November 19, 2009
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Americans clearly support globalization, though they also lean toward the position that the pace of globalization is too fast. Americans generally view international trade as positive for the United States, themselves, their families, consumers, and the nation’s companies; however views are more negative about the impact of international trade on jobs and the environment. Download full chapter (PDF).
A clear majority of Americans favor the idea of having a new international institution to monitor global financial markets. At the same time, a modest majority of Americans worries that a global regulating body might interfere with the U.S. economy and make it less productive. A modest majority of Americans also resists the idea of international regulation of U.S. banks. Download full chapter (PDF).
Consistent with concerns about the impact of international trade on jobs and the environment, an overwhelming majority of Americans support including labor and environmental standards in trade agreements. Download full chapter (PDF).
Americans perceive rich countries as not playing fair in trade negotiations with poor countries. Download full chapter (PDF).
Americans generally place a high priority on economic relations with Pacific Rim nations, though they only favor creating a free trade agreement with one East Asian nation: Japan. Most Americans favor a new initiative to enhance transatlantic trade and investment ties. Download full chapter (PDF).
In general, Americans express a positive view of the influence of international financial institutions, including the World Bank and the IMF. While both get mildly positive ratings, the World Bank is more popular than the IMF. Download full chapter (PDF).
The WTO has a positive image among Americans and there is support for strengthening it. Respondents in the United States, as in most other nations, say that their government should comply with adverse WTO decisions. Download full chapter (PDF).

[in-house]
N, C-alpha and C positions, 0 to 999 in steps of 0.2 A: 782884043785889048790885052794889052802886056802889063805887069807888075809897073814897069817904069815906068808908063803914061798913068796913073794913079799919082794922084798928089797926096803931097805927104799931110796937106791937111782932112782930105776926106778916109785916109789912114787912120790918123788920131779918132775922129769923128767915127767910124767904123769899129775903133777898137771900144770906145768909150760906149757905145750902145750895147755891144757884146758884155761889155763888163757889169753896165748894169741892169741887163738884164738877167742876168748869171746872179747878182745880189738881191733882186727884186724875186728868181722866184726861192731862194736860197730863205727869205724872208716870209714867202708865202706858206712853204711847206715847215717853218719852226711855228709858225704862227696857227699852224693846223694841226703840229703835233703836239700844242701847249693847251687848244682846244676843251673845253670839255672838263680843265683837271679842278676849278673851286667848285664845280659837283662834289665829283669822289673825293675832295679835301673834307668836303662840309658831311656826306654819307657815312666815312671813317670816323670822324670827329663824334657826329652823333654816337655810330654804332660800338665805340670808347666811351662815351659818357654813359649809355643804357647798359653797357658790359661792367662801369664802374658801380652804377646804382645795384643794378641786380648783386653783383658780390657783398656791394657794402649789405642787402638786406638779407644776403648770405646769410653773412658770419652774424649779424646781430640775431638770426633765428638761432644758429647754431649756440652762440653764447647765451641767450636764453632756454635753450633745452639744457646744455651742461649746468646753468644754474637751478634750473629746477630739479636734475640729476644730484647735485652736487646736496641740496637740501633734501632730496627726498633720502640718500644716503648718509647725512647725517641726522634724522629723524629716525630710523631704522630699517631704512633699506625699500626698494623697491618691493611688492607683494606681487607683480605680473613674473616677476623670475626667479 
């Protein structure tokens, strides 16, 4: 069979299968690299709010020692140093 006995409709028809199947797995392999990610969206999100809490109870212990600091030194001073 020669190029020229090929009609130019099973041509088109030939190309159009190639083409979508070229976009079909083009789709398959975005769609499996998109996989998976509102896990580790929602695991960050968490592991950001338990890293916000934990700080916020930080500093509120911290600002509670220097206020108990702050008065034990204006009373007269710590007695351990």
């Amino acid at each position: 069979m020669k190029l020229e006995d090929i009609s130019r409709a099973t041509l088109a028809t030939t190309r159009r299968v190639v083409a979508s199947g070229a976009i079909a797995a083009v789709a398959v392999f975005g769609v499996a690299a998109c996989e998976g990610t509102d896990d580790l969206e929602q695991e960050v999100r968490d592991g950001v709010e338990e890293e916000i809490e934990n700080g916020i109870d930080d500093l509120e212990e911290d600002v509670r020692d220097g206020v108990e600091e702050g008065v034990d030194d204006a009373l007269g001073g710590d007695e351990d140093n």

Americans lean slightly to the view that global corporations have a positive influence in the world and on U.S. society. Download full chapter (PDF).
A large majority of Americans endorses foreigners investing in U.S. companies and projects. However, large majorities also have a negative view of foreigners buying U.S. companies, and express concern that sovereign wealth funds investing in U.S. companies may give them too much control. Download full chapter (PDF).
While majorities of the public in most developed and developing countries believe that, to reduce poverty, rich countries should allow more imports from developing countries, Americans disagree. Download full chapter (PDF).
Edward Alden and others explore ideas and initiatives for rebuilding American economic strength.
Maximalist finds lessons in the past that anticipate and clarify our chaotic present, revealing the history of U.S. foreign policy in an unexpected new light. More
This clear and authoritative book presents a sweeping account of China's global resource quest and the unrivaled expansion of its economy. More
The story of the tragic and often tormented relationship between the United States and Pakistan, and a call to prepare for the worst, aim for the best, and avoid past mistakes. More
Rates of heart disease, cancer, diabetes, and other noncommunicable diseases (NCDs) in low- and middle-income countries are increasing faster than in wealthier countries. The Independent Task Force outlines a plan for collective action on this growing epidemic.
This Independent Task Force asserts that elevating and prioritizing the U.S.-Canada-Mexico relationship offers the best opportunity for strengthening the United States and its place in the world.
Campbell evaluates the implications of the Boko Haram insurgency and recommends that the United States support Nigerian efforts to address the drivers of Boko Haram, such as poverty and corruption, and to foster stronger ties with Nigerian civil society.
Koblentz argues that the United States should work with other nuclear-armed states to manage threats to nuclear stability in the near term and establish processes for multilateral arms control efforts over the longer term.
The authors argue that it is essential to begin working now to expand and establish rules and norms governing armed drones, thereby creating standards of behavior that other countries will be more likely to follow.
Learn more about CFR’s mission and its work over the past year in the 2014 Annual Report. The Annual Report spotlights new initiatives, high-profile events, and authoritative scholarship from CFR experts, and includes a message from CFR President Richard N. Haass.
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